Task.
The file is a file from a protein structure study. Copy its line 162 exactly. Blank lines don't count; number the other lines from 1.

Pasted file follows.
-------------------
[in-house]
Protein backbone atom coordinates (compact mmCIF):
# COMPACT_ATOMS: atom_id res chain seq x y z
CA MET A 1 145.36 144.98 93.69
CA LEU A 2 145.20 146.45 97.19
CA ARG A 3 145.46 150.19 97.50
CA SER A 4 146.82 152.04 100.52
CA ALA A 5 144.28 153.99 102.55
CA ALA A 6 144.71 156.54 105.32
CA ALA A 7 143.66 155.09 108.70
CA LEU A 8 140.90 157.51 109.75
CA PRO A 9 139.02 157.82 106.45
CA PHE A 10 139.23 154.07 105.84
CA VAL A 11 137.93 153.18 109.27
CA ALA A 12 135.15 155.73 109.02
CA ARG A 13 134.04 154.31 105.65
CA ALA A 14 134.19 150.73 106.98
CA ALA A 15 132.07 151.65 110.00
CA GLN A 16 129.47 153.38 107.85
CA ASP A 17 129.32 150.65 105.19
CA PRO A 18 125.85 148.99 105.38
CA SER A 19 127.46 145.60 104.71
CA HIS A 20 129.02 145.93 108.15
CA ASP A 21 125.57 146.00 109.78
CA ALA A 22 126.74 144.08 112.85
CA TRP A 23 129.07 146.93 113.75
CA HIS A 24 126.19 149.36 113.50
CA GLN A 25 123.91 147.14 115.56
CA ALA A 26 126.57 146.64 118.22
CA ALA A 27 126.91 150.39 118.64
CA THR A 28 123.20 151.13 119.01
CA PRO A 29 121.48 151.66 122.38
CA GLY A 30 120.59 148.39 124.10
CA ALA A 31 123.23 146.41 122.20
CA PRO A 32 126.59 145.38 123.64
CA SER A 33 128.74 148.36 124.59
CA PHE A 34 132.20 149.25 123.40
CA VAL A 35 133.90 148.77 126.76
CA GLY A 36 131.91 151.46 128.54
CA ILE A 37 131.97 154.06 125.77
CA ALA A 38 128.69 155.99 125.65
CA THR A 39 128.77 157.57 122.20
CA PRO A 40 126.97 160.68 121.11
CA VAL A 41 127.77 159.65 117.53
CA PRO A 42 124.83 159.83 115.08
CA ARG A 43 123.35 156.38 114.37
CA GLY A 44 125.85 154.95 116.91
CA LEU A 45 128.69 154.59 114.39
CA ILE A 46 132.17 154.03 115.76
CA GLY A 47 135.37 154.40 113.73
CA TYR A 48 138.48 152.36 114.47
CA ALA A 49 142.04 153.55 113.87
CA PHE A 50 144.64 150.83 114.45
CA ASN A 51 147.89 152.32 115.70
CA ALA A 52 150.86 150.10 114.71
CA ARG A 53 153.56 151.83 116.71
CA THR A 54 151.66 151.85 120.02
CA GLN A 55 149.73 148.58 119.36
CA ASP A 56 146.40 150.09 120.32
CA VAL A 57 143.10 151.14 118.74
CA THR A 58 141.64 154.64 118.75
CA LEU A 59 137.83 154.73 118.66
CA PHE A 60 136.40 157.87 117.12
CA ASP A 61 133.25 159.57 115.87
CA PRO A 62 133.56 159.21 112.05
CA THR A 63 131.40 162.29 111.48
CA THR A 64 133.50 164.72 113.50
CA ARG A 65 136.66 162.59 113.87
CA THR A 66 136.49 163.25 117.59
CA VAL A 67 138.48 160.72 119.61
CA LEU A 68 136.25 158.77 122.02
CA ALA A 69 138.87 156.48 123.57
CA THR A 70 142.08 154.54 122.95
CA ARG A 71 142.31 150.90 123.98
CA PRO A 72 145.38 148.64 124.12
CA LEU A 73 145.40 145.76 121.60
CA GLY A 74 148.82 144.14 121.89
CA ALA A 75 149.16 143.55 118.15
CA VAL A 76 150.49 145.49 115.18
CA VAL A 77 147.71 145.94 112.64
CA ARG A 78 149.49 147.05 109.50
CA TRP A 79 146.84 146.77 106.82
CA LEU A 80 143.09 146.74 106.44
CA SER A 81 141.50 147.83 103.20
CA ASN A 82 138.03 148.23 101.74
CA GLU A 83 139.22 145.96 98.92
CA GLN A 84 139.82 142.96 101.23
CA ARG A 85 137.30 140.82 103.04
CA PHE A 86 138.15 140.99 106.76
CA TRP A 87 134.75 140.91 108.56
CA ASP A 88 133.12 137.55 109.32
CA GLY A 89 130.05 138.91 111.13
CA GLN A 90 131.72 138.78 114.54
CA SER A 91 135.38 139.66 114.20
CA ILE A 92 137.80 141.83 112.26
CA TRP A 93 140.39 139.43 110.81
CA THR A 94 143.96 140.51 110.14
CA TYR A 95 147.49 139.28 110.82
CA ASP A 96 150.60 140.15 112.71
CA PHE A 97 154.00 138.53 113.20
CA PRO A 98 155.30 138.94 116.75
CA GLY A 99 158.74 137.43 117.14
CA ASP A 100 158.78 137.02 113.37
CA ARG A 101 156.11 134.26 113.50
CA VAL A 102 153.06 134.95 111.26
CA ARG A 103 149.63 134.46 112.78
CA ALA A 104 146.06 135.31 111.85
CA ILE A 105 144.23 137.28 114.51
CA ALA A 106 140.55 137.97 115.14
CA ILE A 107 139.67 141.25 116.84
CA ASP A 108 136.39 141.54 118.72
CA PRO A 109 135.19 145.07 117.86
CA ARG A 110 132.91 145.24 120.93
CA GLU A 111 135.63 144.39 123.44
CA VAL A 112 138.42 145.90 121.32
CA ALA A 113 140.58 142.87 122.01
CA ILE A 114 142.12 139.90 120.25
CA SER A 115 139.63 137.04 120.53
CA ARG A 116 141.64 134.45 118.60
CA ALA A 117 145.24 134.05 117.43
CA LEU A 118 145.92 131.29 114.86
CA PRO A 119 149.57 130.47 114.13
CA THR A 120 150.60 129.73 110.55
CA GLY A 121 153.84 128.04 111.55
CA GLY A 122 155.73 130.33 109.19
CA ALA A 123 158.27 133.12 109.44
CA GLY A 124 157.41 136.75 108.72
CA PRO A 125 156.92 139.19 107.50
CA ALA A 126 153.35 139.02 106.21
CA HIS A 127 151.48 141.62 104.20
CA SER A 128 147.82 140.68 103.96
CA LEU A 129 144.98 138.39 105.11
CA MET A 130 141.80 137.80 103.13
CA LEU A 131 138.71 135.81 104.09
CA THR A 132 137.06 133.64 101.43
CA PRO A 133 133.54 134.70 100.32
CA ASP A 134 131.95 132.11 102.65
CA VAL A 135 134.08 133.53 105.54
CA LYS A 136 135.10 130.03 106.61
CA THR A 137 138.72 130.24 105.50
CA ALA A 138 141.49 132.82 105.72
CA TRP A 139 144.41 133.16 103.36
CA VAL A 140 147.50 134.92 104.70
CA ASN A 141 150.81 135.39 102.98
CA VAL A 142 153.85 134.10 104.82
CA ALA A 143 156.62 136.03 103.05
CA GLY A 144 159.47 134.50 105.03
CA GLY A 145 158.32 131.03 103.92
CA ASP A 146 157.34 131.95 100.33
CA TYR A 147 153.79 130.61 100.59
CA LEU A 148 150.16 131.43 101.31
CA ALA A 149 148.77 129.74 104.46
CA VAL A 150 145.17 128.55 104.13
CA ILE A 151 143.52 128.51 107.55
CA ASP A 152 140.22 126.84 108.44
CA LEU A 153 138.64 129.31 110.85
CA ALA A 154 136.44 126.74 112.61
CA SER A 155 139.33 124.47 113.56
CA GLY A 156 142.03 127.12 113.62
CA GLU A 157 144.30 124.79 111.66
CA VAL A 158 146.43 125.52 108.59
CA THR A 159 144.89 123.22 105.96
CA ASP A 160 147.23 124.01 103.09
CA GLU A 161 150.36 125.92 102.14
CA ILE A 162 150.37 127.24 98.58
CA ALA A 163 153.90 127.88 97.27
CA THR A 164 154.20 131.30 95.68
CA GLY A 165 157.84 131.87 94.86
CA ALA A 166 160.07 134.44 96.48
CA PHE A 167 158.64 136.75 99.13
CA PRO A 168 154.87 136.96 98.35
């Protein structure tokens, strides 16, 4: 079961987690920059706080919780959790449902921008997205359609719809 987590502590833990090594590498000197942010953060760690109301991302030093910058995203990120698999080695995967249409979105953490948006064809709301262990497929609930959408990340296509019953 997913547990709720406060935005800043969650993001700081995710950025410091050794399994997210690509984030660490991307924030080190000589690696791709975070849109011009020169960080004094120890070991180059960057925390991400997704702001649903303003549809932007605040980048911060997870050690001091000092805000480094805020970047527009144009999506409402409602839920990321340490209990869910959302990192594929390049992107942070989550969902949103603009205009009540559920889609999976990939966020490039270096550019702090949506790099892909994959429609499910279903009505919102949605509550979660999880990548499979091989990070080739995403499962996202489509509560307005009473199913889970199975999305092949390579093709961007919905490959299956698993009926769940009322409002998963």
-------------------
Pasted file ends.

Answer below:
CA THR A 159 144.89 123.22 105.96